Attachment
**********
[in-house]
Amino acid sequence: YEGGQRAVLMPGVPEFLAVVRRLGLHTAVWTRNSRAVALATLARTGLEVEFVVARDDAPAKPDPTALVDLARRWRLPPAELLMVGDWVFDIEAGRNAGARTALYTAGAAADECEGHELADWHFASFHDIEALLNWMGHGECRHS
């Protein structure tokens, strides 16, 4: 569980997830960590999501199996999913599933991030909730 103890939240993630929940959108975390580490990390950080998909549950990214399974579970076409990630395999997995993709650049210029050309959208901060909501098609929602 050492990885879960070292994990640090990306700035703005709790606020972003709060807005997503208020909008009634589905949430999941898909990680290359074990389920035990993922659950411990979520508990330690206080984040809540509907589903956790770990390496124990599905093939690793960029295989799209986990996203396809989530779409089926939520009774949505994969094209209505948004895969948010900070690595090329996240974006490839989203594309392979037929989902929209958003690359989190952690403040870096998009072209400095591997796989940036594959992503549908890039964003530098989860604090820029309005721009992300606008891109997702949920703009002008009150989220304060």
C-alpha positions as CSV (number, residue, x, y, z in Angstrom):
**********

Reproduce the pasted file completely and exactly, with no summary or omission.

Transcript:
[in-house]
Amino acid sequence: YEGGQRAVLMPGVPEFLAVVRRLGLHTAVWTRNSRAVALATLARTGLEVEFVVARDDAPAKPDPTALVDLARRWRLPPAELLMVGDWVFDIEAGRNAGARTALYTAGAAADECEGHELADWHFASFHDIEALLNWMGHGECRHS
């Protein structure tokens, strides 16, 4: 569980997830960590999501199996999913599933991030909730 103890939240993630929940959108975390580490990390950080998909549950990214399974579970076409990630395999997995993709650049210029050309959208901060909501098609929602 050492990885879960070292994990640090990306700035703005709790606020972003709060807005997503208020909008009634589905949430999941898909990680290359074990389920035990993922659950411990979520508990330690206080984040809540509907589903956790770990390496124990599905093939690793960029295989799209986990996203396809989530779409089926939520009774949505994969094209209505948004895969948010900070690595090329996240974006490839989203594309392979037929989902929209958003690359989190952690403040870096998009072209400095591997796989940036594959992503549908890039964003530098989860604090820029309005721009992300606008891109997702949920703009002008009150989220304060």
C-alpha positions as CSV (number, residue, x, y, z in Angstrom):